Upon thefe Accounts it appeared neceffary, and I hope will prove acceptable to all Lovers of accurate Reafoning, and of
Mathematical Learning, to remove fuch Blemishes, and reflore the principal Books of the Elements to their original Accuracy, as far as I was able; efpecially fince thefe Elements are the Foundation of a Science by which the Investigation and Discovery of ufeful Truths, at least in Mathematical Learning, is promoted as far as the limited Powers of the Mind allow; and which likewife is of the greateft Ufe in the Arts both of Peace and War, to many of which Geometry is abfolutely neceffary. This I have endeavoured to do, by taking away the inaccurate and falfe Reafonings which unfkilful Editors have put into the place of fome of the genuine Demonstrations of Euclid, who has ever been juftly celebrated as the most accurate of Geometers, and by reftoring to him thofe Things. which Theon or others have fuppreffed, and which have these many ages been buried in Oblivion.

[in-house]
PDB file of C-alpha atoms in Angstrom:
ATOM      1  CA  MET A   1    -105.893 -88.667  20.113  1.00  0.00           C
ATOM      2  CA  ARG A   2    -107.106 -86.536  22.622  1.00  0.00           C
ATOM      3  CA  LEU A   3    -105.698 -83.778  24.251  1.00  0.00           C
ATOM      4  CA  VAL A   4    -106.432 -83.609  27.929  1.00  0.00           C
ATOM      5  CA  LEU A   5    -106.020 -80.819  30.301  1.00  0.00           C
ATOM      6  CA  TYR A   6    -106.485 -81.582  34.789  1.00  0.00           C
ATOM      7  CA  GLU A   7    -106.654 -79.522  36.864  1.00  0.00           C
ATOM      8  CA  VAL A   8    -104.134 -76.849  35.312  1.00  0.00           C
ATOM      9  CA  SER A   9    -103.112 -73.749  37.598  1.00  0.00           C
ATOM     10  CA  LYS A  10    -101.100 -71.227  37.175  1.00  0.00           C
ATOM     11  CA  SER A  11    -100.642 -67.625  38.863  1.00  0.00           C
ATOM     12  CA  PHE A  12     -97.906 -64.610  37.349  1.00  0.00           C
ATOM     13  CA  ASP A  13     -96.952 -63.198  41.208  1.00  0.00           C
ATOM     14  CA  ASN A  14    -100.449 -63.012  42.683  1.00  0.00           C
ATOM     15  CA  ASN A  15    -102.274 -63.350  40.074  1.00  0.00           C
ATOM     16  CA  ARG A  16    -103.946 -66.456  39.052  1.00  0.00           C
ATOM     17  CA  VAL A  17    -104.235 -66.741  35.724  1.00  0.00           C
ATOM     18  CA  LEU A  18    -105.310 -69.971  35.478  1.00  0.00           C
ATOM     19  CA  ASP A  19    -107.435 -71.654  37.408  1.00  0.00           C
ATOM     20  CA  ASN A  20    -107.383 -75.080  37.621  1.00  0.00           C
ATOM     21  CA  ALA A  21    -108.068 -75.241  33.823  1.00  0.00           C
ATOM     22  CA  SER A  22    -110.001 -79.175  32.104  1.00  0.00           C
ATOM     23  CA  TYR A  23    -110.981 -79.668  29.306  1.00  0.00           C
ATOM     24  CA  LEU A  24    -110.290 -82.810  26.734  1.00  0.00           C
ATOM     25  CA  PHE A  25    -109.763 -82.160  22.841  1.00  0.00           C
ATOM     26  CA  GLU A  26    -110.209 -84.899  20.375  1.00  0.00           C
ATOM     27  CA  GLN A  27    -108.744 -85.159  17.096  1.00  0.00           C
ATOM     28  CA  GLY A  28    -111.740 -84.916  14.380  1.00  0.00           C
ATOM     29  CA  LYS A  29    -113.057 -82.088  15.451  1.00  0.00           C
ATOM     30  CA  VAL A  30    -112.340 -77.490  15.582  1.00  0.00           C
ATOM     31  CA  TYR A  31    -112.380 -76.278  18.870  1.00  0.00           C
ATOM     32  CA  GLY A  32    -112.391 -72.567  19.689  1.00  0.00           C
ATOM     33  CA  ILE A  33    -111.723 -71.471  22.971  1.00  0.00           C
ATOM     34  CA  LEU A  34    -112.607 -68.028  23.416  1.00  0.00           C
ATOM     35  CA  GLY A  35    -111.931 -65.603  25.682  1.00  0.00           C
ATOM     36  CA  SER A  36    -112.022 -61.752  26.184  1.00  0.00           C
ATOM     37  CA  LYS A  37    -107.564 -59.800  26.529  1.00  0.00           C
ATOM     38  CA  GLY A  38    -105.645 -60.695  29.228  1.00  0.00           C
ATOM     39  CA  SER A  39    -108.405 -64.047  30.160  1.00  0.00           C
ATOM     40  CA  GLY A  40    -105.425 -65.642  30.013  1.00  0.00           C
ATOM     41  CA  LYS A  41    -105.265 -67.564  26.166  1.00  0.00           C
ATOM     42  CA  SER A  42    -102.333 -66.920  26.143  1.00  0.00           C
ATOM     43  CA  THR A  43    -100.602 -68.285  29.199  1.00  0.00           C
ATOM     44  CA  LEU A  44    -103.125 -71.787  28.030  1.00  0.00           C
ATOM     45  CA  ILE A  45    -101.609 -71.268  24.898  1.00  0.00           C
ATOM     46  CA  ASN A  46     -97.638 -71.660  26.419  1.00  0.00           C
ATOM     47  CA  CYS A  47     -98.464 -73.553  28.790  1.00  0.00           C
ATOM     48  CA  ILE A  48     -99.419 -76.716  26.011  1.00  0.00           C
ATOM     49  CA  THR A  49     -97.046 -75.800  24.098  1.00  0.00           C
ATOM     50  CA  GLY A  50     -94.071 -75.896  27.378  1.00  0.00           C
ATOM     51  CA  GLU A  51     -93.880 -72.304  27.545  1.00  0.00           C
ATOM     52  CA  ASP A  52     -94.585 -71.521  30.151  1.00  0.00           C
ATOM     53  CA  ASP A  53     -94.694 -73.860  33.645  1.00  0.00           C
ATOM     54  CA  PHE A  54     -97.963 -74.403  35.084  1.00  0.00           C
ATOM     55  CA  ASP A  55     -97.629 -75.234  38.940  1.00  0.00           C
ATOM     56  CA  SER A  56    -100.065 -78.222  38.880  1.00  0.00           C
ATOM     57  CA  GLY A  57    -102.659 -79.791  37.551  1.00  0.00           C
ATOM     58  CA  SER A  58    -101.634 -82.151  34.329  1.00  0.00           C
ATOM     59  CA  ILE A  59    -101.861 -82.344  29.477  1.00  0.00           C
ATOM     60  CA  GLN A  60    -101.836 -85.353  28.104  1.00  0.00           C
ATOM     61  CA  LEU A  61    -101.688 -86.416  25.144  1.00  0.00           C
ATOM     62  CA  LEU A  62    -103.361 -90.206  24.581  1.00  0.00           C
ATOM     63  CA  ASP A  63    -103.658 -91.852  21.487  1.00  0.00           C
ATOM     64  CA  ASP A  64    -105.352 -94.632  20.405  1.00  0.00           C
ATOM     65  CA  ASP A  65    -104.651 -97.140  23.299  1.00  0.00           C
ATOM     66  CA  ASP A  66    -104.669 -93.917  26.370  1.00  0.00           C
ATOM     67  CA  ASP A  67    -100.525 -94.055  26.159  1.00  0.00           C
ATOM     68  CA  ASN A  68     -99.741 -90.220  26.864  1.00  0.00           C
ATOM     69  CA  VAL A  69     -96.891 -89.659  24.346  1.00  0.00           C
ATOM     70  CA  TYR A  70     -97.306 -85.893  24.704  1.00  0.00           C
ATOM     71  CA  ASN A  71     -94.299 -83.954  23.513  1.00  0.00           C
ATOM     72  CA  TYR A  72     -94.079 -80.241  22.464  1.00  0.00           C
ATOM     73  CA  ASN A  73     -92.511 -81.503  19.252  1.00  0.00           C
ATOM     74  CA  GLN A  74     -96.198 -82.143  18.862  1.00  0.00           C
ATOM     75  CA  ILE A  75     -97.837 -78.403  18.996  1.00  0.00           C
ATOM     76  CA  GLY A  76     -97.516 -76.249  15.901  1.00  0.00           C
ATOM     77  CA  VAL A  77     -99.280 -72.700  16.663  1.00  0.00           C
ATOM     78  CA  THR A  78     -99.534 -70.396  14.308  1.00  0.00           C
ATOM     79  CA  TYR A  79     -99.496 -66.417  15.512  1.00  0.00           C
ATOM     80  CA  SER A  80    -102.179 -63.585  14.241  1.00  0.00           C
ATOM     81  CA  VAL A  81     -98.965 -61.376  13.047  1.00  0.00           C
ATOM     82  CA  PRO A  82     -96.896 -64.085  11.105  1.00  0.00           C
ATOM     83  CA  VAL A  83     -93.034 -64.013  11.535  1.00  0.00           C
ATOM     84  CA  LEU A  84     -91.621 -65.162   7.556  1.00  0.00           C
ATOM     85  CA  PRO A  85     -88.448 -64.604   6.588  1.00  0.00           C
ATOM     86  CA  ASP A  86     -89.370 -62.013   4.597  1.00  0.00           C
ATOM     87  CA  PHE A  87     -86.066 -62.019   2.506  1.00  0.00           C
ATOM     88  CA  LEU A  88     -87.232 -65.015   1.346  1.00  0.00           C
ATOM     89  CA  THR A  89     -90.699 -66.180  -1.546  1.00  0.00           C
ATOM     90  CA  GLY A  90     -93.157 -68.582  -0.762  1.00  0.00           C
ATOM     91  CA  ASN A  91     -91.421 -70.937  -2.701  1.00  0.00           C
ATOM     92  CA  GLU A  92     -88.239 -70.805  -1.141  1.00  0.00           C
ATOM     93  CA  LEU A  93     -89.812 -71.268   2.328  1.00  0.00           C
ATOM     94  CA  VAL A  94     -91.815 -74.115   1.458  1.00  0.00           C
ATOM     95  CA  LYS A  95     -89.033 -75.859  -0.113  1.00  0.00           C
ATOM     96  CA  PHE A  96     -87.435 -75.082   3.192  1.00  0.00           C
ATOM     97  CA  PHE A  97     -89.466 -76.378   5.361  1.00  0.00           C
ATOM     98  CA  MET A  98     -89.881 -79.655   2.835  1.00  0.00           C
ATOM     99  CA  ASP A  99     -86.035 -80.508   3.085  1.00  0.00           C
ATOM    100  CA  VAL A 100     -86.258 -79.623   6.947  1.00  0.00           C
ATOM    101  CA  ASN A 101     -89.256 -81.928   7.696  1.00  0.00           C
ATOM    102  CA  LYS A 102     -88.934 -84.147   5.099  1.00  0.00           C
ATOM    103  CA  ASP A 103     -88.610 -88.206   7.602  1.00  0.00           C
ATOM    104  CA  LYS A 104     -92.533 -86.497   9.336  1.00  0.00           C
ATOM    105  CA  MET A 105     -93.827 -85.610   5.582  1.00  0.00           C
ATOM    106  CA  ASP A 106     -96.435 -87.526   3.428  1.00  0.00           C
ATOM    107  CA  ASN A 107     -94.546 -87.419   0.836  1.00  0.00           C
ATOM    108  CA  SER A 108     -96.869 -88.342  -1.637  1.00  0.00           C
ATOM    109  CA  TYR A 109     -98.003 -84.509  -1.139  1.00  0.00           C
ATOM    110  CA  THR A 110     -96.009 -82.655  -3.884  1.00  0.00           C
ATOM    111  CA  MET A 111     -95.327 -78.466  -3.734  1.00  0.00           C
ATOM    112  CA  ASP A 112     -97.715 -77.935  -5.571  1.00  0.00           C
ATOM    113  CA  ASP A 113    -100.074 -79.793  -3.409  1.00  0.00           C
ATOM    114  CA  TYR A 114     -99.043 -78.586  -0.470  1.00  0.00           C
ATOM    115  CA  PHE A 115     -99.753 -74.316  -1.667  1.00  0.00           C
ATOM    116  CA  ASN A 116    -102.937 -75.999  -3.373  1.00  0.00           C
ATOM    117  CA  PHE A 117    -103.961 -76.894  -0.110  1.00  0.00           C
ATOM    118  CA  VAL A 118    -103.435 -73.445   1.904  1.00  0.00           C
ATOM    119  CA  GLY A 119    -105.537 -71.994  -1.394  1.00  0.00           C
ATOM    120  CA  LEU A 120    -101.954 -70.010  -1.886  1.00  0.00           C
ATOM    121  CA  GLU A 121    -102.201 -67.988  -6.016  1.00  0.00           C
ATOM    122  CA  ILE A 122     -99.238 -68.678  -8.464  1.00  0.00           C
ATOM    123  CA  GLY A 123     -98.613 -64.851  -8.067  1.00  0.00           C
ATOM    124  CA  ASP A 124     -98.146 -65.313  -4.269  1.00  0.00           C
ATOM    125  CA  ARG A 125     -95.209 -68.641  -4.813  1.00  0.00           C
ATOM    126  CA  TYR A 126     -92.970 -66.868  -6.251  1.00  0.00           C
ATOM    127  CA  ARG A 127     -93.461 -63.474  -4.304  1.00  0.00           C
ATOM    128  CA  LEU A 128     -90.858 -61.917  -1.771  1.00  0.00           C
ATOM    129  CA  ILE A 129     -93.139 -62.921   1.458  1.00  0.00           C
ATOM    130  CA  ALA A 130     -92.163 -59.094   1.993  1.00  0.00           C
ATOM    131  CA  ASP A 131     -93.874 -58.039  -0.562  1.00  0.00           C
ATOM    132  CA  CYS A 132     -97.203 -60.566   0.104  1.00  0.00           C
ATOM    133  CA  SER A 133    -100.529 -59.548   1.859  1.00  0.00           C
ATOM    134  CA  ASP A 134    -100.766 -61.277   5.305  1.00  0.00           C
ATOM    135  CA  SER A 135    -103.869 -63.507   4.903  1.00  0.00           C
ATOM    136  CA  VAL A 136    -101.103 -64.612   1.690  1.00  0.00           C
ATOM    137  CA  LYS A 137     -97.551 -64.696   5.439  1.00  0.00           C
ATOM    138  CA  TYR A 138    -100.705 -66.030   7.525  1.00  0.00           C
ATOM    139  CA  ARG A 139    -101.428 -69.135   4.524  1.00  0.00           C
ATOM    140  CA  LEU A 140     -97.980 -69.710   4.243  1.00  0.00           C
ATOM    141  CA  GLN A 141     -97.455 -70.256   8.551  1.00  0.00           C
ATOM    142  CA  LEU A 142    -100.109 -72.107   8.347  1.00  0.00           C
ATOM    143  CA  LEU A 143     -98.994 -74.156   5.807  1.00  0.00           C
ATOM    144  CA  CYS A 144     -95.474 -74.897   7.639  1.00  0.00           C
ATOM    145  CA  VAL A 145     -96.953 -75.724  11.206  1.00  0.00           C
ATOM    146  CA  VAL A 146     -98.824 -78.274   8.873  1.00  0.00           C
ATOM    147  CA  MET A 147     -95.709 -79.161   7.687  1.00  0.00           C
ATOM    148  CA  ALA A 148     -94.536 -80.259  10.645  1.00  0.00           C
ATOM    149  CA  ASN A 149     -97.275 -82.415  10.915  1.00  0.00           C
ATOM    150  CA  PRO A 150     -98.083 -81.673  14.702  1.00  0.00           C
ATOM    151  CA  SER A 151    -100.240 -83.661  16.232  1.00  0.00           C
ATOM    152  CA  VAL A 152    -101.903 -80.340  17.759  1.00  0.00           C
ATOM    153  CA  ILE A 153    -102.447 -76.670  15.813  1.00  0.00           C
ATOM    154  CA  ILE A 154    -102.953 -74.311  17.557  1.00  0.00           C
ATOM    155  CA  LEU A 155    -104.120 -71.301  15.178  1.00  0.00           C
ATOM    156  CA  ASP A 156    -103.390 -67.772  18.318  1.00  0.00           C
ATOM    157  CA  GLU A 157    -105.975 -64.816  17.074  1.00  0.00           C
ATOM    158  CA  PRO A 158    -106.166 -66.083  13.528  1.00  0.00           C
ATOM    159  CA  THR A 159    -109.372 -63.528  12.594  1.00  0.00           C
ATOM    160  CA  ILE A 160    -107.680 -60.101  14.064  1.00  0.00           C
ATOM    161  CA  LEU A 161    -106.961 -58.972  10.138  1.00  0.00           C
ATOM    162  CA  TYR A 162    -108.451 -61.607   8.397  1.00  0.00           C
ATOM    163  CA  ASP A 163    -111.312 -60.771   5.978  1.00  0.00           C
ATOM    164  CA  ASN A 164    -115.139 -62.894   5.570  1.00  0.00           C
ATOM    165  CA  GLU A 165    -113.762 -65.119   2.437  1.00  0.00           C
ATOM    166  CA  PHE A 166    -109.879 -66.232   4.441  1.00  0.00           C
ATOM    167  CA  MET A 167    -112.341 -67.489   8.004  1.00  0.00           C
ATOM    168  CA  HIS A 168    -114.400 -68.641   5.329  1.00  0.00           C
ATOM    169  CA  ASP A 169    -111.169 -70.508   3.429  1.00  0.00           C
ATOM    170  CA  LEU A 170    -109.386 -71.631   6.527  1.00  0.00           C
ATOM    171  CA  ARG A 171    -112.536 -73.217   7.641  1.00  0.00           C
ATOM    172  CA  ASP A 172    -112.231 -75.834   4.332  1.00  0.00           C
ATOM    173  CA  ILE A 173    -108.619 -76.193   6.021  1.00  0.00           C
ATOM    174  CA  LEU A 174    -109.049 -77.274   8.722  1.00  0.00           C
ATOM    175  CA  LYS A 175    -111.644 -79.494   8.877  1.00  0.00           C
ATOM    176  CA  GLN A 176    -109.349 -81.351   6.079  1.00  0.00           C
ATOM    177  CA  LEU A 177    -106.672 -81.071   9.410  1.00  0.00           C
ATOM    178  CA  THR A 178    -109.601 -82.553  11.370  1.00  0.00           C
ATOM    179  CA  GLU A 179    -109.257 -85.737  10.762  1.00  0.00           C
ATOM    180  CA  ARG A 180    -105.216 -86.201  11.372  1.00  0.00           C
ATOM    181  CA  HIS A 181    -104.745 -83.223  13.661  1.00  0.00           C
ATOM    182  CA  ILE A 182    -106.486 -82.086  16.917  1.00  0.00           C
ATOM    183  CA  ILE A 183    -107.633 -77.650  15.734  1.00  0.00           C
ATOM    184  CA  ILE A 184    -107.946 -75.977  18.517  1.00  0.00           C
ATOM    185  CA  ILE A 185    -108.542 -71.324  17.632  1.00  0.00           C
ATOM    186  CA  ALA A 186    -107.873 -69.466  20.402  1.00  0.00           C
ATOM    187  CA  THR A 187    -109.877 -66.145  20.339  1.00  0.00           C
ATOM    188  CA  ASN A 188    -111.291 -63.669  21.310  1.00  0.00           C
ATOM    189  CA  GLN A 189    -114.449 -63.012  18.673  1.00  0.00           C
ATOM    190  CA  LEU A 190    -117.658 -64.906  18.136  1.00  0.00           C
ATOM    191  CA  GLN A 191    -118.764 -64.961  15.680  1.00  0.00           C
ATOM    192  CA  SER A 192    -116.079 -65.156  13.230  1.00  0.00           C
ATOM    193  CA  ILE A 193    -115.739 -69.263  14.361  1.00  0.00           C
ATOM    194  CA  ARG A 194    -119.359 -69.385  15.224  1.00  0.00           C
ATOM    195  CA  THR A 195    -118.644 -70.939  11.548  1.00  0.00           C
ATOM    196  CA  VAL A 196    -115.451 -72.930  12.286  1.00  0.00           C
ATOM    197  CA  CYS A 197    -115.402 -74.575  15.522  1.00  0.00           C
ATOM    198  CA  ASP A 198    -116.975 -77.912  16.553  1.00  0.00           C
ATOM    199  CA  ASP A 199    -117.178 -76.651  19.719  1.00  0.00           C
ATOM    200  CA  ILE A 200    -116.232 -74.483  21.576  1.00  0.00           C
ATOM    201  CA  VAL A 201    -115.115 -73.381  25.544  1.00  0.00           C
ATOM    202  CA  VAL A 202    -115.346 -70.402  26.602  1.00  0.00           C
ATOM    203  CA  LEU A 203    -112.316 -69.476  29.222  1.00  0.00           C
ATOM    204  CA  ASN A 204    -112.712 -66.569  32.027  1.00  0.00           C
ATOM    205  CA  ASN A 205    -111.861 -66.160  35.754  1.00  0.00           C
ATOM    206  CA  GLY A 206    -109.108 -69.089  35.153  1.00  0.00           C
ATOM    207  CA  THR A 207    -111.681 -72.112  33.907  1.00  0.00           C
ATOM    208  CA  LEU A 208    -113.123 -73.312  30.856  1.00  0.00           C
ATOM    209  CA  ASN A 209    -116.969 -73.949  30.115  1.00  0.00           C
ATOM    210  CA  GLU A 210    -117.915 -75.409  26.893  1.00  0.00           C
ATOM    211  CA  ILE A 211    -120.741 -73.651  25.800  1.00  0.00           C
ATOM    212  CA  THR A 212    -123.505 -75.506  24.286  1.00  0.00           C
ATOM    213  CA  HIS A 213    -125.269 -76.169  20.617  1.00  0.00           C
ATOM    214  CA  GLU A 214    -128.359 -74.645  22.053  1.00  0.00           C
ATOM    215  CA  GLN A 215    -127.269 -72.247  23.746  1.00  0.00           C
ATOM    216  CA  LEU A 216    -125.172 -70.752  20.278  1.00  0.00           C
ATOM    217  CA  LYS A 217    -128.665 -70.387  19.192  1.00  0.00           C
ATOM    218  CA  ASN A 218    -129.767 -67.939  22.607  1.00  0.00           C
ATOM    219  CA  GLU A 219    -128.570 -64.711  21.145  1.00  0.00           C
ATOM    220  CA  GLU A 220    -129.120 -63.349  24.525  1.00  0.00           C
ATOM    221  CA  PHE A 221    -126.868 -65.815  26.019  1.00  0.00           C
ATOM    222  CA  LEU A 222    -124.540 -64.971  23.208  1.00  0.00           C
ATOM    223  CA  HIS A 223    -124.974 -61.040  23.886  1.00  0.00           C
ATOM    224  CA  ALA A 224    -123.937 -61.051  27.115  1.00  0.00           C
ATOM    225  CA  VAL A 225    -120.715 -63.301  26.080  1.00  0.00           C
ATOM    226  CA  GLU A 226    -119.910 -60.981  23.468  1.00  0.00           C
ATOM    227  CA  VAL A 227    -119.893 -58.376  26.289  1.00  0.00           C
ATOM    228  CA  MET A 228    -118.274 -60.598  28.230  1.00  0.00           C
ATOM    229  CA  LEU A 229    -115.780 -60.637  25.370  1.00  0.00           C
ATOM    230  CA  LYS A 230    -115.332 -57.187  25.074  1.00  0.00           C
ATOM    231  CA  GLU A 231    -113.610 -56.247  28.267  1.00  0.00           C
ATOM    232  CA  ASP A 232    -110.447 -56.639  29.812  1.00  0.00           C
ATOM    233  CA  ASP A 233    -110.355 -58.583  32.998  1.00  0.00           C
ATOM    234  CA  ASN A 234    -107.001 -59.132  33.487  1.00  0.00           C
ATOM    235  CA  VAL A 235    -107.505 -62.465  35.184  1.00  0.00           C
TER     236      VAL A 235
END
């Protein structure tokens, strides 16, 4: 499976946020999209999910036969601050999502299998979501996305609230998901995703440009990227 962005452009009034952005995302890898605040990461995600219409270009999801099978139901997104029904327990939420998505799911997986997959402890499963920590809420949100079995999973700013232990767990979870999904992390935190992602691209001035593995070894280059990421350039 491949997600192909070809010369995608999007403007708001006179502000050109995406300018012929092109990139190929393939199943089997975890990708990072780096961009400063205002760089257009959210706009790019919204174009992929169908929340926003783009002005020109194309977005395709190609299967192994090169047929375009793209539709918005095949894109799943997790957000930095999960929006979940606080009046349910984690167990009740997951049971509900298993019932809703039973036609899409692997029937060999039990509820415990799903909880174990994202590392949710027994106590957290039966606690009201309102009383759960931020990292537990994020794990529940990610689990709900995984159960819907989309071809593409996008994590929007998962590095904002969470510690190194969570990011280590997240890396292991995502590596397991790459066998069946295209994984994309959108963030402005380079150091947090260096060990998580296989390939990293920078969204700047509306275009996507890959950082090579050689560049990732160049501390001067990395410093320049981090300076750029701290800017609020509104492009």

In this Sixth Edition, Ptolemy's Propofition concerning a Property of quadrilateral Figures in a Circle is added at the End of the fixth Book. Alfo the Note on the 29th Prop. Book ift, is altered, and made more explicit, and a more general Demonstration is given, instead of that which was in the Note on the 10th Definition of Book 11th; besides, the Translation is much amended by the friendly Affiftance of a learned Gentleman.
To which are alfo added, the elements'of Plane and Spherical Trigonometry, which are commonly taught after the Elements of Euclid.